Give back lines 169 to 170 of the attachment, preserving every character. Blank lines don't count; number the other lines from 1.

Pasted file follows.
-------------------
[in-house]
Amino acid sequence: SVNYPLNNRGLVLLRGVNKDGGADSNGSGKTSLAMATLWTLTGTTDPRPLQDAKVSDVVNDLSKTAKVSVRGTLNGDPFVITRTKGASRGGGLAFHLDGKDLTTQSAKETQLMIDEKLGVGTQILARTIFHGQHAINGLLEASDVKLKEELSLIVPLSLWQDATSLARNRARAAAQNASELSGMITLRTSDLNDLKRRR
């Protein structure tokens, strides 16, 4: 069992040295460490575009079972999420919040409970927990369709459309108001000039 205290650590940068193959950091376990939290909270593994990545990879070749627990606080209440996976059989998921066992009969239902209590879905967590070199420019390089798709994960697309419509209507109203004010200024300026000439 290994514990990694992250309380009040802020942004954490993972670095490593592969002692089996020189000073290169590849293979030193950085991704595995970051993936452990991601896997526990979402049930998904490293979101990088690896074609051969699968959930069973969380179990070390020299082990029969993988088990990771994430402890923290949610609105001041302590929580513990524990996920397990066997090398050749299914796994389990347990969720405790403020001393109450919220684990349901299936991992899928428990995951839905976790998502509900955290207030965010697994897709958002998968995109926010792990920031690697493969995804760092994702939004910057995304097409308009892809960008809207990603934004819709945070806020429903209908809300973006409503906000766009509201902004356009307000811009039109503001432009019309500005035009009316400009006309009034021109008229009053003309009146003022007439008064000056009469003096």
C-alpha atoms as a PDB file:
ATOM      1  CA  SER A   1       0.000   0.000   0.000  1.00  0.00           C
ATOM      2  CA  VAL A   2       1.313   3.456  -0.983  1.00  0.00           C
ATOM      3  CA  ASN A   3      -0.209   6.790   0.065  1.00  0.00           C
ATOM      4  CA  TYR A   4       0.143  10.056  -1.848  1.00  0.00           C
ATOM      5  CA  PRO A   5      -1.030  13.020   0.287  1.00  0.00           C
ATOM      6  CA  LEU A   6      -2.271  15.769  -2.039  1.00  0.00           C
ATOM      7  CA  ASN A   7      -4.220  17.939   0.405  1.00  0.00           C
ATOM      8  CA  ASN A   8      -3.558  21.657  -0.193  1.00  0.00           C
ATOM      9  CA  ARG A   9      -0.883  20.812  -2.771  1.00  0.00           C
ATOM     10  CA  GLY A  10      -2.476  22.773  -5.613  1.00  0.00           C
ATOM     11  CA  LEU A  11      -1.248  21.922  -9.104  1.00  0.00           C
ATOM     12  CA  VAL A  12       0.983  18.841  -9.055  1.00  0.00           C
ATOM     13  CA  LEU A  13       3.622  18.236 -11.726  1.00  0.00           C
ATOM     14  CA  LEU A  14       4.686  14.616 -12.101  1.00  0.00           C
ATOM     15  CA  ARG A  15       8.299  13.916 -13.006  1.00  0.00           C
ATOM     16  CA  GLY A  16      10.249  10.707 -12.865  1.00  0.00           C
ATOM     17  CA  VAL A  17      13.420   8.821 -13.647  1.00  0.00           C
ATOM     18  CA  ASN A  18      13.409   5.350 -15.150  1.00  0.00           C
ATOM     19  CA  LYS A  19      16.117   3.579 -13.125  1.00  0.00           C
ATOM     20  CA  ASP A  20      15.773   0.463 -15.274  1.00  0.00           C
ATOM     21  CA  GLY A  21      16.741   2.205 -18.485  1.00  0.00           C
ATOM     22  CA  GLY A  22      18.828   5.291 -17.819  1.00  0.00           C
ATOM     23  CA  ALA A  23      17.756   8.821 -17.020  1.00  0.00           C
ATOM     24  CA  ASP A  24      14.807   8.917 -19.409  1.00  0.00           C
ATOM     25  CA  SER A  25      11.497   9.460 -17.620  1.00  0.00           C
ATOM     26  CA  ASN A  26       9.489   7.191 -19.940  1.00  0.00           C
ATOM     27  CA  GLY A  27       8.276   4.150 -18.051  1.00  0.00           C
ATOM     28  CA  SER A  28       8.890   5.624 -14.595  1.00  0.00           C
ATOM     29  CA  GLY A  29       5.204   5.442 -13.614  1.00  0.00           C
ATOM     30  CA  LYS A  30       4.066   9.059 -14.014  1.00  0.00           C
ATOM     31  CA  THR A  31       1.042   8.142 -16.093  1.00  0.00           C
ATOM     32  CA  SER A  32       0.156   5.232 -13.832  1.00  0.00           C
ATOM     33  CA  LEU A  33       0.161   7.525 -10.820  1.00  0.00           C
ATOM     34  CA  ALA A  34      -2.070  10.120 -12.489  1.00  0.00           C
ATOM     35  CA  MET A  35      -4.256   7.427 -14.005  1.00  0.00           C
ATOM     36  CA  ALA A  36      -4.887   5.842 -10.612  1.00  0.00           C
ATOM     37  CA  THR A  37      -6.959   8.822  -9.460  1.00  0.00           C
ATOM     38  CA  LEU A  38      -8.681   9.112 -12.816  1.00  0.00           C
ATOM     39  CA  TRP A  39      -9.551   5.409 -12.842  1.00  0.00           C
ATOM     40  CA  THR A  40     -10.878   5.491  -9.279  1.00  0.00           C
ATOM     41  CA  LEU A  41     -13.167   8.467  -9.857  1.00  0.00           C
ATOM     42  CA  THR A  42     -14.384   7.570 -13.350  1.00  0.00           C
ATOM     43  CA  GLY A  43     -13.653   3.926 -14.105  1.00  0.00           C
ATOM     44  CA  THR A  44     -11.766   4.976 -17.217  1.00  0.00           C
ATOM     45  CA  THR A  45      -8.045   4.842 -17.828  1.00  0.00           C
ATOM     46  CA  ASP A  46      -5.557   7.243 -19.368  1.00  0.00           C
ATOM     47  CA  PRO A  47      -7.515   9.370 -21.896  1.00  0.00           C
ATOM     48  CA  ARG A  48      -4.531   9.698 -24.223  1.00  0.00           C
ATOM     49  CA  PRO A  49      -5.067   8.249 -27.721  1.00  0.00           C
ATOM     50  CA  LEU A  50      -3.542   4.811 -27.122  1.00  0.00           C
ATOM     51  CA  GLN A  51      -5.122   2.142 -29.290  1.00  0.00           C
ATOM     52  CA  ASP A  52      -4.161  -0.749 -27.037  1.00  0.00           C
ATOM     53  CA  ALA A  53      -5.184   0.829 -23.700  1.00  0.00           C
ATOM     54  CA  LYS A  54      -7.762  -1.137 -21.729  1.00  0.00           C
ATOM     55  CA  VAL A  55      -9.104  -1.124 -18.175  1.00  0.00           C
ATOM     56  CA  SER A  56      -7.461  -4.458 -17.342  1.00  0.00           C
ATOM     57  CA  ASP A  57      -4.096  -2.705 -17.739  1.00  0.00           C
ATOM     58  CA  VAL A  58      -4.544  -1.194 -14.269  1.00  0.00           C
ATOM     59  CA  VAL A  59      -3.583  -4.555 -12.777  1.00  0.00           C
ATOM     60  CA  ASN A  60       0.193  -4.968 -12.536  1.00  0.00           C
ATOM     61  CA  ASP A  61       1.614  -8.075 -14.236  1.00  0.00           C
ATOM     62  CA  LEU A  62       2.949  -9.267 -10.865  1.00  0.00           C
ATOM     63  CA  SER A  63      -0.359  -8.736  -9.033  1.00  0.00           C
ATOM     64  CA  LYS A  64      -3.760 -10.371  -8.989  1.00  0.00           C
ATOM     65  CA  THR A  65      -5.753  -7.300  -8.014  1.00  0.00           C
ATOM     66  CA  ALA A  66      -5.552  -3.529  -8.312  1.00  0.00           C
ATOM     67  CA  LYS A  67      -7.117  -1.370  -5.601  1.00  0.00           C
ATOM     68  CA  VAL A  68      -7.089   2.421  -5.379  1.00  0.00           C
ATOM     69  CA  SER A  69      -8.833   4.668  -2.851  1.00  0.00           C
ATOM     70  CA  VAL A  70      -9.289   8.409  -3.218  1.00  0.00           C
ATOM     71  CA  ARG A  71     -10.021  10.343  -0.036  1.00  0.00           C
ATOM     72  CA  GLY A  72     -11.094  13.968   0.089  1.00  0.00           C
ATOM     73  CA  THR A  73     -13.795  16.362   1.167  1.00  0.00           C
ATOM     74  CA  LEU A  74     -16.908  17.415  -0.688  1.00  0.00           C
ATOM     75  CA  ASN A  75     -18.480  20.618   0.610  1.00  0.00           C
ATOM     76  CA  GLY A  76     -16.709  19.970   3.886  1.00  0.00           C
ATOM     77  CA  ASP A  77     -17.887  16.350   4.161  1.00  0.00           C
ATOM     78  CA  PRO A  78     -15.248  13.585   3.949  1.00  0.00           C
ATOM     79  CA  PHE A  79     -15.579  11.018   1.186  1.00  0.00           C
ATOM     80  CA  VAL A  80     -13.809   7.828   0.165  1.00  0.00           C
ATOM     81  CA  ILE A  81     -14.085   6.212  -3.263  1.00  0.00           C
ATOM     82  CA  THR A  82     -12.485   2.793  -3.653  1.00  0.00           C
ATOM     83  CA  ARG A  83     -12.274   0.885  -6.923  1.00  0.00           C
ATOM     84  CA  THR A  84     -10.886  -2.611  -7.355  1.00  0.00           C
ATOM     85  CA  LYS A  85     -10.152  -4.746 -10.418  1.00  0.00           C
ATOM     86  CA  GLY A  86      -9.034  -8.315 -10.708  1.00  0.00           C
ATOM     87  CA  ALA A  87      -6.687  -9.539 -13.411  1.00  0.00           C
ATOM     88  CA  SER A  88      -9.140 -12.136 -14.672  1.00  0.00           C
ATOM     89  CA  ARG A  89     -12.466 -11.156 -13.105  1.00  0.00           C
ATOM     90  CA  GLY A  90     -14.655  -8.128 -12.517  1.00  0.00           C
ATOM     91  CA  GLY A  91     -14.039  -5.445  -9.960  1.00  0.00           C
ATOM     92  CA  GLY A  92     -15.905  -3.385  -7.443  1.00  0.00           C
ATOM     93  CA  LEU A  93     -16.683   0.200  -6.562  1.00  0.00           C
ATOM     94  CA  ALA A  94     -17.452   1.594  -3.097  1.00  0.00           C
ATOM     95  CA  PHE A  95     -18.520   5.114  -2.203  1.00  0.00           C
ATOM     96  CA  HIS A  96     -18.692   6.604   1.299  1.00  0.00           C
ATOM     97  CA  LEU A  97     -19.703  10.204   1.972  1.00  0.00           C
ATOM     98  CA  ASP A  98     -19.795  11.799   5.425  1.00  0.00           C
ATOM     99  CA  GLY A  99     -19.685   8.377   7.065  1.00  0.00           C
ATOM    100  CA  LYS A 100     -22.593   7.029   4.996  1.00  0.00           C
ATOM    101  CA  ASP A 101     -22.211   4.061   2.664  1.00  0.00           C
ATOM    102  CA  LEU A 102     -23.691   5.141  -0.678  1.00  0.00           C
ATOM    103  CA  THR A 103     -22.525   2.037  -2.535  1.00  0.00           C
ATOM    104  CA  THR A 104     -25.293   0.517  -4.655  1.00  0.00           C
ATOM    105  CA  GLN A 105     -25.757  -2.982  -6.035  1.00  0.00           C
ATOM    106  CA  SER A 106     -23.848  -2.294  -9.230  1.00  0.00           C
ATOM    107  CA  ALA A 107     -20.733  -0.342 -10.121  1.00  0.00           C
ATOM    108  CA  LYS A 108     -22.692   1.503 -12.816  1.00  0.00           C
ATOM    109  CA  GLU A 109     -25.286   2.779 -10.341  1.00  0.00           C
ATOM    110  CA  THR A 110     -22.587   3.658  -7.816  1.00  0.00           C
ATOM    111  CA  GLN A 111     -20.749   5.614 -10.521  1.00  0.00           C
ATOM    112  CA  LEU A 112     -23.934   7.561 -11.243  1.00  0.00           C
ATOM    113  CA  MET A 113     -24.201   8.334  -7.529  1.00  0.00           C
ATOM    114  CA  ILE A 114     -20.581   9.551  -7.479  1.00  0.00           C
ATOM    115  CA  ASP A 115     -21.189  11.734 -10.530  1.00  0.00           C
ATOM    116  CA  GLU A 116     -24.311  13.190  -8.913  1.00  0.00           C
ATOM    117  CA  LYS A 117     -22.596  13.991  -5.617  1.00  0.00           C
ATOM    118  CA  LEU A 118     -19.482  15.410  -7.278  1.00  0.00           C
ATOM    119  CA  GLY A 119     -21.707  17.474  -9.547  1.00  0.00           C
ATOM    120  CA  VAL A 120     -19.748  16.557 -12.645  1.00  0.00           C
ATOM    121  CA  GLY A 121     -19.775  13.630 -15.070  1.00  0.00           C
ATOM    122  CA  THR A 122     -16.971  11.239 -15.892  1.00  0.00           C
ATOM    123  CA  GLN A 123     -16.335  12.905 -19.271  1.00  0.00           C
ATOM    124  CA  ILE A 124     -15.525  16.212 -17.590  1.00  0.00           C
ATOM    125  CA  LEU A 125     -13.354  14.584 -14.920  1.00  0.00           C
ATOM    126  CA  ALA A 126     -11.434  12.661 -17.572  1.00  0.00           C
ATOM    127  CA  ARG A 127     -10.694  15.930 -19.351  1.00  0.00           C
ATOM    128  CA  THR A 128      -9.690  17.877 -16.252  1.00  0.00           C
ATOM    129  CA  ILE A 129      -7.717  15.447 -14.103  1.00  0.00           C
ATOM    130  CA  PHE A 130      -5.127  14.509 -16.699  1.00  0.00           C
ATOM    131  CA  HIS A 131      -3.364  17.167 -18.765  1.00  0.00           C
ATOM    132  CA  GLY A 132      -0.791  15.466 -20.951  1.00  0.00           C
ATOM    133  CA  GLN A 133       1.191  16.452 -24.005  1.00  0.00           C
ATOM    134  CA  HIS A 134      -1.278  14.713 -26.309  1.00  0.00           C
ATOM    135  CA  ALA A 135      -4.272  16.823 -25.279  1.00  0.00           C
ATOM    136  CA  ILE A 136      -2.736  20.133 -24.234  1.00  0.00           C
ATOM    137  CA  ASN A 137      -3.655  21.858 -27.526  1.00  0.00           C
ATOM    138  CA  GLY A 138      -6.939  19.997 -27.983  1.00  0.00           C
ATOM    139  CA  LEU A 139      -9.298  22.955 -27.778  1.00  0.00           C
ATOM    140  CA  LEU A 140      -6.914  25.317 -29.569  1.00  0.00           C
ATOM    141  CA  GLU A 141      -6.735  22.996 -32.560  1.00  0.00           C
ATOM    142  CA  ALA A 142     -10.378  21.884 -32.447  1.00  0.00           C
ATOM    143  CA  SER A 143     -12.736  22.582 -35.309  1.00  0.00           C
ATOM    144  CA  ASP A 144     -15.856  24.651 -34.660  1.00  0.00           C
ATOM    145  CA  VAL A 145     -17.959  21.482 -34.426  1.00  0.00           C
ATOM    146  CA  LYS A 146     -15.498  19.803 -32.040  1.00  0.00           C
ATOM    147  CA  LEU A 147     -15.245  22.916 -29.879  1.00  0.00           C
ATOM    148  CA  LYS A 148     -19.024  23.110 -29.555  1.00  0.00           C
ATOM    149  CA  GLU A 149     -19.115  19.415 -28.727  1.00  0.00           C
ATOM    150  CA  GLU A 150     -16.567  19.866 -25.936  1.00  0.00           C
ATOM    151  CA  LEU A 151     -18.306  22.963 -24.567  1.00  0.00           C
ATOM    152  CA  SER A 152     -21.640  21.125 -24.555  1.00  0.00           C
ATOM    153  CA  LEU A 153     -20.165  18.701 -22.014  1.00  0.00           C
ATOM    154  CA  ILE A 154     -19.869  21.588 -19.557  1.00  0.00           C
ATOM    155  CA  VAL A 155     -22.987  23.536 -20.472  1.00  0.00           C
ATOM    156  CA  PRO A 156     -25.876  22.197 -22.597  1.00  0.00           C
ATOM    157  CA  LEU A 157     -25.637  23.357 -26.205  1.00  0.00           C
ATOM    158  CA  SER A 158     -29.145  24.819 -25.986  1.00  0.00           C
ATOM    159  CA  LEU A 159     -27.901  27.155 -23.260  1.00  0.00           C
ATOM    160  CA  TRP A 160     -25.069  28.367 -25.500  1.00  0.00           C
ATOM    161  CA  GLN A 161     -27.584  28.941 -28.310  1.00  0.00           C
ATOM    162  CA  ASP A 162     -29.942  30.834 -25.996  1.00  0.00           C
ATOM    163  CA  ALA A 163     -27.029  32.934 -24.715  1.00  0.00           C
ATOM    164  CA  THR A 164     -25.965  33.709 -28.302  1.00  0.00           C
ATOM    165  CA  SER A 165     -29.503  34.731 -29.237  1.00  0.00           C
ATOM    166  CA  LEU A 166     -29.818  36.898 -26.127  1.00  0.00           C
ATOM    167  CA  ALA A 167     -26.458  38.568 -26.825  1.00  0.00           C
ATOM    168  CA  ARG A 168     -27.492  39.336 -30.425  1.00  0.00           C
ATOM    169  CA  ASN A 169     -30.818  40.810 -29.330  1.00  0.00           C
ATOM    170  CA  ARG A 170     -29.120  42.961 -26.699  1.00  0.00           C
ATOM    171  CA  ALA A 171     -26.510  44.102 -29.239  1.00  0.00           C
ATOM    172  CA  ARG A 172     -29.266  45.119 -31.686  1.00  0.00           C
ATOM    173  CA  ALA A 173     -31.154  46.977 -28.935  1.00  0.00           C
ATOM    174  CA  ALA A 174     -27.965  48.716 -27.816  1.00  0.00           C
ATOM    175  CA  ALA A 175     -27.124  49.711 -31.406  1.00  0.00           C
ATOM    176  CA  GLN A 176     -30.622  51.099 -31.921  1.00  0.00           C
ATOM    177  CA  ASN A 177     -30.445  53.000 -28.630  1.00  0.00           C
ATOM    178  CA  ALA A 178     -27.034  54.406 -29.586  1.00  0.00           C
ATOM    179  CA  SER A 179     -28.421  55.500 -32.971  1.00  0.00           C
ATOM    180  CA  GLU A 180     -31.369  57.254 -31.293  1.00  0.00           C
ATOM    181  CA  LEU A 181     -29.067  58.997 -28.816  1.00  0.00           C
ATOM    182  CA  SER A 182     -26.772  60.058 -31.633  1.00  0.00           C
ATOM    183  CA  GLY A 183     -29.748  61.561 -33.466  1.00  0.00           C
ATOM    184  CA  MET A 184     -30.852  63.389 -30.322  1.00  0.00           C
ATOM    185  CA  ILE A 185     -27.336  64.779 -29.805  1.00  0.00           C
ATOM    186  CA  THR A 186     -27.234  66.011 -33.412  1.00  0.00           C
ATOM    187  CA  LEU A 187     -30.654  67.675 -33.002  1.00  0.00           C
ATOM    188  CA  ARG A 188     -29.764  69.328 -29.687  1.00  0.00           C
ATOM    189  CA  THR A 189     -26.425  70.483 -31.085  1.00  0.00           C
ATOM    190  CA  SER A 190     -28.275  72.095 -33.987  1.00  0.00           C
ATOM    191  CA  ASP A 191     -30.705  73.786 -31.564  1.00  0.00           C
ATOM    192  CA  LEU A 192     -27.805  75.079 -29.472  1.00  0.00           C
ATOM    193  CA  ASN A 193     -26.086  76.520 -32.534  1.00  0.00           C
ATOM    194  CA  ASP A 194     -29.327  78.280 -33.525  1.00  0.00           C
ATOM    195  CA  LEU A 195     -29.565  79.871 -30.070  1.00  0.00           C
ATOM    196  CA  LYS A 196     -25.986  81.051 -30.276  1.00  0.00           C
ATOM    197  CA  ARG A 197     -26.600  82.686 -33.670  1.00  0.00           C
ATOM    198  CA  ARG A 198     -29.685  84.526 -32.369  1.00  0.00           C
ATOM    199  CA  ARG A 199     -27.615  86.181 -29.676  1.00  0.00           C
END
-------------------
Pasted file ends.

ATOM    165  CA  SER A 165     -29.503  34.731 -29.237  1.00  0.00           C
ATOM    166  CA  LEU A 166     -29.818  36.898 -26.127  1.00  0.00           C